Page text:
The years from 1873 to 1888 represent fifteen years of growth and development in the life of this church. During this period of time the congregation outgrew their first edifice, a small frame structure located at Fourth and Lincoln, and a new church on this location had been built. An incident occurred in January of 1889, which strikingly illustrates the vital concern that this church then had, and always has had, in the life of the College. The new church was almost completed, but as yet had not been used. It was planned that the first service in the new church should be that of the Annual Day of Prayer for Colleges. A short time prior to this day, however, the College authorities announced that they were facing an almost impossible situation. A debt of $ 37,000, a staggering amount for those days, was threatening the life of the College. It looked as though the doors of the institution must be closed. Three days before the scheduled Day of Prayer, a prayer band was organized which included students, faculty, and friends. For three days and three nights in relays of one hour each, someone was in this church praying that somehow the life of Hastings College might be saved. The rest of the story is familiar to many of you. On that third day a message came from Mrs. Cyrus H. McCormick, Sr., saying that if the $37,000 debt could be cleared, she would contribute $15,000 as the first endowment fund of the six-year old Hastings College. The debt was cleared and the College took a forward step; but in the chronology of the church you will have noticed that the church, which was built in 1888, was not dedicated until ten years later. This congregation saved the College, but at the expense, temporarily, of this church.
The next incident to which I wish to refer comes some thirty-seven years later and within the memory of many here tonight. I refer to the 1925 endowment campaign when Hastings College was bringing to a close its $470,000 campaign. It was the last night of the campaign and this church was packed. The entire community was anxious to learn the result. As the final hour arrived and the tellers were tallying the last of the more than 4,000 pledges, the victory signal was given; the organ sounded the note; and the entire congregation stood and joyfully sang "Praise God from Whom All Blessings Flow."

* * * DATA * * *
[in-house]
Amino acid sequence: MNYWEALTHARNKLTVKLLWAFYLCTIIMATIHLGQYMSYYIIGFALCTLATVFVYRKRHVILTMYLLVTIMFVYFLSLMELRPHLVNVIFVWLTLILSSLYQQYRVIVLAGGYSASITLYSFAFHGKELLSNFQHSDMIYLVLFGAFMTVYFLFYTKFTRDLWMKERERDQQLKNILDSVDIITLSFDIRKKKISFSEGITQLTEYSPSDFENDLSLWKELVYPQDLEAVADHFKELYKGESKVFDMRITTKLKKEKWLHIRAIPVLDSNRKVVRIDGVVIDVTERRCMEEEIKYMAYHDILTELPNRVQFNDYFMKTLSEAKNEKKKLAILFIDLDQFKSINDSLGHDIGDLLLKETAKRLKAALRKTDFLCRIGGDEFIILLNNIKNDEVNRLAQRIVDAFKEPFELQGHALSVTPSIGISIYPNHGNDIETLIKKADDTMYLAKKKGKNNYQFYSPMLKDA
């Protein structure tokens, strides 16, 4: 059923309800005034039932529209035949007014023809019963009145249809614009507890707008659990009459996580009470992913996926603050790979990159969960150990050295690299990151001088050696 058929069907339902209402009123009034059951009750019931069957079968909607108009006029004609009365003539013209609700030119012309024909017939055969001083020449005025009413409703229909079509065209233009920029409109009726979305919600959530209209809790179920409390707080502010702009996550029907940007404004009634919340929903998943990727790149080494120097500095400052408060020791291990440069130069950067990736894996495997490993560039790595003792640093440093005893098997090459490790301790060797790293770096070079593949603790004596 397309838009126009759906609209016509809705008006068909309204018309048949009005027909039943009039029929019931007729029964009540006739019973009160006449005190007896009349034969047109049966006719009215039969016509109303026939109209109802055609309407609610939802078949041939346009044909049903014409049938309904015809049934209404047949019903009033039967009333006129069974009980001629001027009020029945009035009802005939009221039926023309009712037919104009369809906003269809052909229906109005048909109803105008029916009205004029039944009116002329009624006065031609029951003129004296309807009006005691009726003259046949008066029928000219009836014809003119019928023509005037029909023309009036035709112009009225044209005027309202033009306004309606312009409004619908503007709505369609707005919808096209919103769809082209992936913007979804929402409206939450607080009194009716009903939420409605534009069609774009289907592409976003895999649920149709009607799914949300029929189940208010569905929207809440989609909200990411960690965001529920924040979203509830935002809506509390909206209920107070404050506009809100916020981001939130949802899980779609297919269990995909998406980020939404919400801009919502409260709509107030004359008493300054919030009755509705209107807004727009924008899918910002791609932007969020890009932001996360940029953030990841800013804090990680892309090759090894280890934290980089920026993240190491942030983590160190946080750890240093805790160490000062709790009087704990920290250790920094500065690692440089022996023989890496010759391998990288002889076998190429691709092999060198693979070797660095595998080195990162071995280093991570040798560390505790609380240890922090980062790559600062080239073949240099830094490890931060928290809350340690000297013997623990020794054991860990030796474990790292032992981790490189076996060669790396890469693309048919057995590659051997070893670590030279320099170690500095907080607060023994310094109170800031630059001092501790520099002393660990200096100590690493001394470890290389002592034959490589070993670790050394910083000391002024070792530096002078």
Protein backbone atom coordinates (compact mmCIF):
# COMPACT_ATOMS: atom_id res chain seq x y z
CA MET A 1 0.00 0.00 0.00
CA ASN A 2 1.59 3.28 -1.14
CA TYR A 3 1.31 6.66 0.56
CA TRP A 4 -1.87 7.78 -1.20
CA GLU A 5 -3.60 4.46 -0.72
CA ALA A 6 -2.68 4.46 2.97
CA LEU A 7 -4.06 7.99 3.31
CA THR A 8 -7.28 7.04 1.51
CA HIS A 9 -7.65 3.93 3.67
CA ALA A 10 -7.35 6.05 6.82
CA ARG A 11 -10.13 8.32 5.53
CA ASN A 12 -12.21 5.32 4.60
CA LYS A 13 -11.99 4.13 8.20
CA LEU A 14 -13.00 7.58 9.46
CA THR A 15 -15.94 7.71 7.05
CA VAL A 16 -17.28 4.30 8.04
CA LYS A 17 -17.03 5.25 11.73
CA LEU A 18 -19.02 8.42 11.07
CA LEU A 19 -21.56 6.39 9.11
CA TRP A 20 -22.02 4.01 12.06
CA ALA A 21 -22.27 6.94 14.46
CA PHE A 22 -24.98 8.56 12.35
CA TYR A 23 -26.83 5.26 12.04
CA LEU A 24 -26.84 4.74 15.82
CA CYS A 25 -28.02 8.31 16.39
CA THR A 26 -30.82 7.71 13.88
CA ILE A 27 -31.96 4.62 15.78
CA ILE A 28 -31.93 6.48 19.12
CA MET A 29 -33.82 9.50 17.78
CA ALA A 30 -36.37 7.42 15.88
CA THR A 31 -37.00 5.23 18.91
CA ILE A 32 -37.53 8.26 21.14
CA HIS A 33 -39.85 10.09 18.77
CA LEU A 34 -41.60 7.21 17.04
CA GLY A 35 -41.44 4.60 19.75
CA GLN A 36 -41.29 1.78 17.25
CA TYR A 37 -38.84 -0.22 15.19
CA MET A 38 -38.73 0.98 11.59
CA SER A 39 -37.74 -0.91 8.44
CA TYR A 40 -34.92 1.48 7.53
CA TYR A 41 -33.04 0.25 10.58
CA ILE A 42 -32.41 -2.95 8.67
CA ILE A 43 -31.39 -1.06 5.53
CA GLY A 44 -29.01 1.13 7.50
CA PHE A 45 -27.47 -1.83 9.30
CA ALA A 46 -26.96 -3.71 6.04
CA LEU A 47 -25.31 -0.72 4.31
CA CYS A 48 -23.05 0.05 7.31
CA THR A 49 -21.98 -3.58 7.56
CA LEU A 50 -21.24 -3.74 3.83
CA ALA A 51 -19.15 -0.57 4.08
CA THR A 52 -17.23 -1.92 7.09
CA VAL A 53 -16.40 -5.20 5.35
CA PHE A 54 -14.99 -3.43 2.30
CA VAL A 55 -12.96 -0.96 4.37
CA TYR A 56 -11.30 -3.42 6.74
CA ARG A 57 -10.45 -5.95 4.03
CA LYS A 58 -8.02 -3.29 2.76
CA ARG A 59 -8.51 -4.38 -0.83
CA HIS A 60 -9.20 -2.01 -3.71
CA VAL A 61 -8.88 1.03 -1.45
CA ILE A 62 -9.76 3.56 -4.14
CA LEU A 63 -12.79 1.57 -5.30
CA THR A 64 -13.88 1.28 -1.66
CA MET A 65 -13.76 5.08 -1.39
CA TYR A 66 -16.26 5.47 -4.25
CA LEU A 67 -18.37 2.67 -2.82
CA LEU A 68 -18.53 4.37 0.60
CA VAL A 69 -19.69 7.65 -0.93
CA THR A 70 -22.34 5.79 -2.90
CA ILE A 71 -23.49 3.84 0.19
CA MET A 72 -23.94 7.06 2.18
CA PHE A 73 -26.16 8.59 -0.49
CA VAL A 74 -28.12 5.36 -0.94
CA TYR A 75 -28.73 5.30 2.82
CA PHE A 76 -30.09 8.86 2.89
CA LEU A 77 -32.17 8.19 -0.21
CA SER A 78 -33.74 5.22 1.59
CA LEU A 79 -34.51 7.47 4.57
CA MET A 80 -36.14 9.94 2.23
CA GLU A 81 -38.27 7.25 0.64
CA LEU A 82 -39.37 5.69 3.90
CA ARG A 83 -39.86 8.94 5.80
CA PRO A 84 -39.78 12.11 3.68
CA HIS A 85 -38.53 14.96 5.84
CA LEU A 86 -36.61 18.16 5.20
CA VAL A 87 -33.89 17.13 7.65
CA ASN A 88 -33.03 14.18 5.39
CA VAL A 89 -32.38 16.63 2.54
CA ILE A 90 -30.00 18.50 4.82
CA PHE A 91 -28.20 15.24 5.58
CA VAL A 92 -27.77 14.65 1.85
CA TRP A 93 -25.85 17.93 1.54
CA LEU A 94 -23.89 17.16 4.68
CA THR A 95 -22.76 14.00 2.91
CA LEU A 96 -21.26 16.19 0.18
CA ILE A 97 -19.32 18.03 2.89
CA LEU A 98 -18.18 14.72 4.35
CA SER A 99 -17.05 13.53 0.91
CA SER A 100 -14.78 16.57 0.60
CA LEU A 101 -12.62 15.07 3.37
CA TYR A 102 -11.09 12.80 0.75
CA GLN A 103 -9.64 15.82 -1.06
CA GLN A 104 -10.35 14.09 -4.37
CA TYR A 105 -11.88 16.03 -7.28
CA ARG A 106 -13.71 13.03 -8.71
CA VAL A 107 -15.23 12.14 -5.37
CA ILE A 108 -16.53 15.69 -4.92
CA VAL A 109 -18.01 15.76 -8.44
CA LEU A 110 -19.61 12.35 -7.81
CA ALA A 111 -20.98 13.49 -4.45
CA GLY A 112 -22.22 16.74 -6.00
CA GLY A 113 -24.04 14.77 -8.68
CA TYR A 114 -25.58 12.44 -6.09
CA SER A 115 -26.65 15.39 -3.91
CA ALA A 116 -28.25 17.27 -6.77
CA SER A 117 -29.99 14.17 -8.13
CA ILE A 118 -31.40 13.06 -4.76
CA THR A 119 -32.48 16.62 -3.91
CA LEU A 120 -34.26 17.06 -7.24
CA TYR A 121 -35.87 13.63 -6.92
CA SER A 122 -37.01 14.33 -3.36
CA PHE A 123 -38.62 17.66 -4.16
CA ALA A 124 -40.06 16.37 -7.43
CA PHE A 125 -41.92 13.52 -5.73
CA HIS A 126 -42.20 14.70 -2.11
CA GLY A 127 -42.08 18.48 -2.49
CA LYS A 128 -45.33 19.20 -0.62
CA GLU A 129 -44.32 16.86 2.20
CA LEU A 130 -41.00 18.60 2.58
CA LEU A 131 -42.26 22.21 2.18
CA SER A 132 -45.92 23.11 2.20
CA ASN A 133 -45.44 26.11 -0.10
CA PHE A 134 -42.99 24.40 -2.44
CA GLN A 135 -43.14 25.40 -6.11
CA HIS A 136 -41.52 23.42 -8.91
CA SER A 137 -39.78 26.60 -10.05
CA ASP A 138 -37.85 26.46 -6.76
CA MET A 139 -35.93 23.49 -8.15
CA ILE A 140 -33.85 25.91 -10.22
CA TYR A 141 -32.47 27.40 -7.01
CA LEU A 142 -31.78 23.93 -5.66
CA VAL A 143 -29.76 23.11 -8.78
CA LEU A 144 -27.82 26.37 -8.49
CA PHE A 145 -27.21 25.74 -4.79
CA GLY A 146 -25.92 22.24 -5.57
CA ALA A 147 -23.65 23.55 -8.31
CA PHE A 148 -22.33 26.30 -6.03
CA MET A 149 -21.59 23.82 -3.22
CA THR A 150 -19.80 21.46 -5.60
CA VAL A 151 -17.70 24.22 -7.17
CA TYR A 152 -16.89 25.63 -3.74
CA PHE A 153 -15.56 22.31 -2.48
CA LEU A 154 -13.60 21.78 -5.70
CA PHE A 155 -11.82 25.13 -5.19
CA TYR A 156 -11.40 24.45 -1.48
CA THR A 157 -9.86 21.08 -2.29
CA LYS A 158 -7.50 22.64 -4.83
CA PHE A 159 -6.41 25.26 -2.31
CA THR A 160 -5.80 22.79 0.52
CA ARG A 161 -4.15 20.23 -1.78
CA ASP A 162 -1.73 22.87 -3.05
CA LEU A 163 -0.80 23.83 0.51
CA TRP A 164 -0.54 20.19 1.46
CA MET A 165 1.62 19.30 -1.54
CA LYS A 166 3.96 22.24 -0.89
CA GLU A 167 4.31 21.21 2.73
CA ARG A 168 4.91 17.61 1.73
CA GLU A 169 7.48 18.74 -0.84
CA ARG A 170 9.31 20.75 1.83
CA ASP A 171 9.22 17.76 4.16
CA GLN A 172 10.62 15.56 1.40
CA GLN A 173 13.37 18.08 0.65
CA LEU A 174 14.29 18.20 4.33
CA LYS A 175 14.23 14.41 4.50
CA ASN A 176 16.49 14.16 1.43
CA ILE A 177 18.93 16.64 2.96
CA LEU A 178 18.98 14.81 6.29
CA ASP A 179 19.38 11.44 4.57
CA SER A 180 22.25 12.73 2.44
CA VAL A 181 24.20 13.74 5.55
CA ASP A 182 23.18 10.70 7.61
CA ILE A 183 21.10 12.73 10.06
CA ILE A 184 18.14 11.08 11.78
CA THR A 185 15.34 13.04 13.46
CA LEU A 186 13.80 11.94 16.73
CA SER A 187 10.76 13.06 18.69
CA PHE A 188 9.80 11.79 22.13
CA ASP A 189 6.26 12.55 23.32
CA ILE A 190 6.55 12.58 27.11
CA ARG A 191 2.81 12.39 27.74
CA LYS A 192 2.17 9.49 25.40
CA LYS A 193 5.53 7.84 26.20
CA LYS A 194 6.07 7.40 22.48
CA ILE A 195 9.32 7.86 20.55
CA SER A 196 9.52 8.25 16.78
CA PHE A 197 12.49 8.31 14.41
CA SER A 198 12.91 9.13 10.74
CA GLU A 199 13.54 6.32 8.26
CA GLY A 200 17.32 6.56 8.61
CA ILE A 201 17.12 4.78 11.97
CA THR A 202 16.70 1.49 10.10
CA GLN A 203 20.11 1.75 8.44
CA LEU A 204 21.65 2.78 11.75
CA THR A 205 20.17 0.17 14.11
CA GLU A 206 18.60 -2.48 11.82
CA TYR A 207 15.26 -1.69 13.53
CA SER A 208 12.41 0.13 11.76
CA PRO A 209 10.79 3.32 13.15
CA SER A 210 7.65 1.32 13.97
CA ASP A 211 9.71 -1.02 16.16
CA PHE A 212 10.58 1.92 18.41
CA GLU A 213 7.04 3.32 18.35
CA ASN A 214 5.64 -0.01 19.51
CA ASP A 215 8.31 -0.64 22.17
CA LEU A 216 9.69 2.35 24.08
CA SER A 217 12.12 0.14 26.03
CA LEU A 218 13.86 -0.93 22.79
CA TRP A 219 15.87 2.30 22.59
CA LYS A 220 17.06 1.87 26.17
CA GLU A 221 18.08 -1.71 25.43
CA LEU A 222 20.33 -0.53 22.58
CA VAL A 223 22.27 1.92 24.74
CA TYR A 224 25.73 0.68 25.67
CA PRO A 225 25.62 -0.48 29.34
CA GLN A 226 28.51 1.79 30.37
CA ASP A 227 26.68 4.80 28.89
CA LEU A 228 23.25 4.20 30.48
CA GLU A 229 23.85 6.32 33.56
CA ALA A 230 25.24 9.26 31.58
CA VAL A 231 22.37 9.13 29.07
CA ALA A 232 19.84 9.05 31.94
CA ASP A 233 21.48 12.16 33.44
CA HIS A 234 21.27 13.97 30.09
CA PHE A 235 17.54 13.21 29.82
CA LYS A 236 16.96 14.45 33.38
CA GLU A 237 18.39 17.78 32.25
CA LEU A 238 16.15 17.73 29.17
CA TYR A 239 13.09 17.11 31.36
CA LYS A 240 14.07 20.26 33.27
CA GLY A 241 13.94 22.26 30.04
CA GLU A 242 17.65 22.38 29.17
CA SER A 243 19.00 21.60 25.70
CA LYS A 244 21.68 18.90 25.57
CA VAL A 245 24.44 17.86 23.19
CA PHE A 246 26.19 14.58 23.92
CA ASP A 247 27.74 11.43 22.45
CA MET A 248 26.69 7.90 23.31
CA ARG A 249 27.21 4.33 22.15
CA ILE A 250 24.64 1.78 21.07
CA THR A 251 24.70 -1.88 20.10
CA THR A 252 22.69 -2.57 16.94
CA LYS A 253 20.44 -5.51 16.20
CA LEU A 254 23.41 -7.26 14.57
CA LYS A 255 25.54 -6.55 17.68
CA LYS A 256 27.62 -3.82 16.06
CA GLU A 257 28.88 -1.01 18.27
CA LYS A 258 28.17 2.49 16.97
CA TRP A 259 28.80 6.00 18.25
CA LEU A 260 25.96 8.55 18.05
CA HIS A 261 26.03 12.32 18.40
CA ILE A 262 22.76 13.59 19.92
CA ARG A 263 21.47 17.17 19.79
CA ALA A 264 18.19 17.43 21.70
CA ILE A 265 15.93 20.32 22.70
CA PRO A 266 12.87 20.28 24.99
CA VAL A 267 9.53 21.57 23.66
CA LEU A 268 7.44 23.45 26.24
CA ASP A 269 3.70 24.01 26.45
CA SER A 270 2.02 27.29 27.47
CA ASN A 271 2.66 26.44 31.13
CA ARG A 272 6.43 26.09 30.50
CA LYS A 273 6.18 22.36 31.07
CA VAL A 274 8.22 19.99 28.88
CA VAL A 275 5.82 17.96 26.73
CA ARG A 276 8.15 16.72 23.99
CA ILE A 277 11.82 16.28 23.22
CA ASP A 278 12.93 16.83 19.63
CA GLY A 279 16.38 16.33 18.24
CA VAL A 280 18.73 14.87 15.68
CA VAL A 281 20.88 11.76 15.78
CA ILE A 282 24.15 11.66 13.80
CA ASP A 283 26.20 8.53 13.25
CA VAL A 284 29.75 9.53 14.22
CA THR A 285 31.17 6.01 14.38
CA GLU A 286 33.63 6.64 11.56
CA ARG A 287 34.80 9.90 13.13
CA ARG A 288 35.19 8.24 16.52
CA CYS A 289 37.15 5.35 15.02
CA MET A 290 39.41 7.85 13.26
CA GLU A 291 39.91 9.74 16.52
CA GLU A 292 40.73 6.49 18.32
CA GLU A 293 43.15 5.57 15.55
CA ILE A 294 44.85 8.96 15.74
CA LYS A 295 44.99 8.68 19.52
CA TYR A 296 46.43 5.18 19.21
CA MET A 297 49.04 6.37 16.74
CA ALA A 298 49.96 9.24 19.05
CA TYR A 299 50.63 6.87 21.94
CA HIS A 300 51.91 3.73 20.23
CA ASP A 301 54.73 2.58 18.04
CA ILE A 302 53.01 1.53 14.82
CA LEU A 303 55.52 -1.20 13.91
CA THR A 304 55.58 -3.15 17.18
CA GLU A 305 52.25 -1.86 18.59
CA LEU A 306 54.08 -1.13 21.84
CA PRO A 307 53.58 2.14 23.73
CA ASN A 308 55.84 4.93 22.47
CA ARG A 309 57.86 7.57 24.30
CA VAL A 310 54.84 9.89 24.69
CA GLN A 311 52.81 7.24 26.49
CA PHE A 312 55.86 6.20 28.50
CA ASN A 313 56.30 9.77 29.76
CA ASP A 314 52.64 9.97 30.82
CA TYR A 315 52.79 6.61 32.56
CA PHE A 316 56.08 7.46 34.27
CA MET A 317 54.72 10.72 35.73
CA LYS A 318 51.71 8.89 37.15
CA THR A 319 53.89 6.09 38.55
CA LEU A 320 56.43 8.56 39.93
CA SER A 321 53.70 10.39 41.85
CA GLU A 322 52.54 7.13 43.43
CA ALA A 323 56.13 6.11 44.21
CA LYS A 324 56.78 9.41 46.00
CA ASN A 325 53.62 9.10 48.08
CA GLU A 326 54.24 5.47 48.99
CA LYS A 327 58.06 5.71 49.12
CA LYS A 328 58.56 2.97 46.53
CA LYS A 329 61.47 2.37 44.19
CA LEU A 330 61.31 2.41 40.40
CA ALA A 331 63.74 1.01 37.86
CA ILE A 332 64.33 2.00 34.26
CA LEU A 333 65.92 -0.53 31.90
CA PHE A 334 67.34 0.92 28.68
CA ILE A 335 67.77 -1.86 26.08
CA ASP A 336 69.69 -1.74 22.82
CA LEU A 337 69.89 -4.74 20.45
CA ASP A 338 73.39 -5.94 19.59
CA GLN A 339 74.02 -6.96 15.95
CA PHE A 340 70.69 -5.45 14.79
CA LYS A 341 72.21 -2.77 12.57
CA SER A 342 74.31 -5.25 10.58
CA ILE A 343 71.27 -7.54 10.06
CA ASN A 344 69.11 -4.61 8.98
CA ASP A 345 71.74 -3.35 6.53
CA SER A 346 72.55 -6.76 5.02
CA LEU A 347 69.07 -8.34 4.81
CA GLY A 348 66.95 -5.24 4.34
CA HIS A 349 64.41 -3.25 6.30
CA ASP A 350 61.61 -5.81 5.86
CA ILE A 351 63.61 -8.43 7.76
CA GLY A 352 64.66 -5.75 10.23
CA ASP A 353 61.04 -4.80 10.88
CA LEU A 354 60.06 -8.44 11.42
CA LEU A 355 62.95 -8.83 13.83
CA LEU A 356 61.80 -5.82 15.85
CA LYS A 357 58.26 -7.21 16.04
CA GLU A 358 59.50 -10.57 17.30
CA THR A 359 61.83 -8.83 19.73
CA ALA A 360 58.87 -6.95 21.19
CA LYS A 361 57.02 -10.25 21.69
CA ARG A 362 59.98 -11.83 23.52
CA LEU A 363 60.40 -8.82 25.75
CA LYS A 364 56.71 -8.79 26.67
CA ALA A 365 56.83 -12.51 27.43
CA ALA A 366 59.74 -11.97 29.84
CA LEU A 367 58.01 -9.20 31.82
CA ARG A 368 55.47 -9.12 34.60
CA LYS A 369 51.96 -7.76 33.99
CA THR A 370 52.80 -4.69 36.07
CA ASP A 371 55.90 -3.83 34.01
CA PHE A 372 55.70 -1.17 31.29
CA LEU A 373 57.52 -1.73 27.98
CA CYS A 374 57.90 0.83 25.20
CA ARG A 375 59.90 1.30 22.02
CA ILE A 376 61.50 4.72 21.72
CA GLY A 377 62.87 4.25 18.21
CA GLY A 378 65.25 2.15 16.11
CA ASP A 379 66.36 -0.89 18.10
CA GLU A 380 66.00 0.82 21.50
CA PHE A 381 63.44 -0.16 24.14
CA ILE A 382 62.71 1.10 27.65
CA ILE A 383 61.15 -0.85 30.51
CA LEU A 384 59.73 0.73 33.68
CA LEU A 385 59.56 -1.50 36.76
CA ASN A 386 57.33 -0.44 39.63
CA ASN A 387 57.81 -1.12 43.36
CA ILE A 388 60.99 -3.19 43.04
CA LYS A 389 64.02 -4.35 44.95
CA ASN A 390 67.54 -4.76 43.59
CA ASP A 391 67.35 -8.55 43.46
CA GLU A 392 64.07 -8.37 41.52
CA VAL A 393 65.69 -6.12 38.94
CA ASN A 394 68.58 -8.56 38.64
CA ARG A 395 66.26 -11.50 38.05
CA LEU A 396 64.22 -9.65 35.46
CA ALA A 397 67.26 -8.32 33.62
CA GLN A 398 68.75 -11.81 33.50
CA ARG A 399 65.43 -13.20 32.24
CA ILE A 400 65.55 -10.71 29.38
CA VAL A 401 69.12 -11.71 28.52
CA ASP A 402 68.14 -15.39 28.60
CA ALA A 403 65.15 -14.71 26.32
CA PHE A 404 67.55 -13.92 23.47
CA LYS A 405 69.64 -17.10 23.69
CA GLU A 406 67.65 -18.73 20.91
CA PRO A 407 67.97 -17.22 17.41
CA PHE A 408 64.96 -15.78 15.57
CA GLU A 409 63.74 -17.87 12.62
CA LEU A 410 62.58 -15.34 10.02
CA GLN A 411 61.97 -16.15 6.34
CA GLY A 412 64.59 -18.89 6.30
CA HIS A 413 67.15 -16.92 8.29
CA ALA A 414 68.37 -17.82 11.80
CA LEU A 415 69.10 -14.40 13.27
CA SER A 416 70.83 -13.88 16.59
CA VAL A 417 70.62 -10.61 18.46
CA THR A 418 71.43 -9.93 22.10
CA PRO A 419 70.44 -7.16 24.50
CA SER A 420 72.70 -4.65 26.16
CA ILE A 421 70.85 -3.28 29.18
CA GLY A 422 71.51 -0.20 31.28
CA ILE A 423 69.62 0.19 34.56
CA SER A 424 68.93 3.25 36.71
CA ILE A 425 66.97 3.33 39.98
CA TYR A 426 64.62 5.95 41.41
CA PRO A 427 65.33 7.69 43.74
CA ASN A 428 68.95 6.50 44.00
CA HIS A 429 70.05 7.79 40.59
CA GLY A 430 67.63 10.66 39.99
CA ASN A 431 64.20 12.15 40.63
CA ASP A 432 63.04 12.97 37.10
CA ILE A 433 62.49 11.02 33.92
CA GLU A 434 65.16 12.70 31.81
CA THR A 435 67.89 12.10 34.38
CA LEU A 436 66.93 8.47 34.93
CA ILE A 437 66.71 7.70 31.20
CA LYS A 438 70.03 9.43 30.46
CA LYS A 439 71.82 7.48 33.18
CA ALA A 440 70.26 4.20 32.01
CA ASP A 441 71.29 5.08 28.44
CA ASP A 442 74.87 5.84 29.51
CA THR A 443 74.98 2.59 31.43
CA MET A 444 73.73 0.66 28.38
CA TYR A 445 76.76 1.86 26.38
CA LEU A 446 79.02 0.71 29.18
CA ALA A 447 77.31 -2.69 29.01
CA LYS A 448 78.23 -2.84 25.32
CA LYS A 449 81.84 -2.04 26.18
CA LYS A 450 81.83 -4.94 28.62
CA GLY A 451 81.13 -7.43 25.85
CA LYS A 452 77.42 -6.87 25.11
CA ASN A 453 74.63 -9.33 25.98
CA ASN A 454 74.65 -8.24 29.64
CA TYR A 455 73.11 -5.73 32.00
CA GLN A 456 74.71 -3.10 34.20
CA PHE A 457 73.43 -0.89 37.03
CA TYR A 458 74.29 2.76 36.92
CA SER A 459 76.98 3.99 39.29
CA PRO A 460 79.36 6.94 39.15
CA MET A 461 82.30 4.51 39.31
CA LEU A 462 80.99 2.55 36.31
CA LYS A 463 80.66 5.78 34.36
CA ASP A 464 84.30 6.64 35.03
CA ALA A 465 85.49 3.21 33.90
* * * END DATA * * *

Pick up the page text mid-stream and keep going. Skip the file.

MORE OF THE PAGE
Another relationship between the Church and the College, which is a pivotal one, centers in the pastor of this church. Without a single exception every minister has been interested in the welfare of Hastings College, has been a member of the Board of Trustees, and has given freely of his time, his talent, and his leadership to the work of the College. Probably few outside of those employed for that purpose have given more to Hastings College than have the ministers of this church.
Apparently the giving has not always been one-sided, as the records reveal that the first honorary degree given by Hastings College was given to a pastor of this church. That was in 1894. Since that time three other honorary degrees have been given to pastors of this church, and two of the men receiving degrees are with us tonight, Dr. Wight and Dr. King.
Another pastoral relationship that has existed between the Church and the College was in the assistant pastor. For a number of years the man who served as assistant in this church was called "the student pastor" and, at the same time, taught the courses in Bible at the College. With the growth of both institutions this relationship was discontinued a number of years ago.
This address would be incomplete if further reference were not made to the contacts that students have had in the life and activities of this church. As I said earlier, two-thirds of the students attend this church week after week; over a period of years, having taken part in the young people’s work, have taught Sunday School classes, have sung in the choir, and have taken positions of leadership and responsibility in other church activities. Recognizing the importance of assisting the student to establish a church home while in college, this church instituted a special type of student membership: the student retained his active membership in his own church, but became an associate member of this church during his student days. This practice was discontinued a number of years ago, largely for bookkeeping reasons.
In a very real sense the First Presbyterian Church of Hastings is the home church for hundreds and thousands of students. These men and women, as they look back upon their student days, think of this as their church home in the same way in which they think of Hastings College as their Alma Mater. We are happy for this close relationship; and may I express the wish that it may continue on this basis in the years ahead. Seventy-five years of mutual cooperation are behind us. As we face the future, may we be good stewards of this heritage.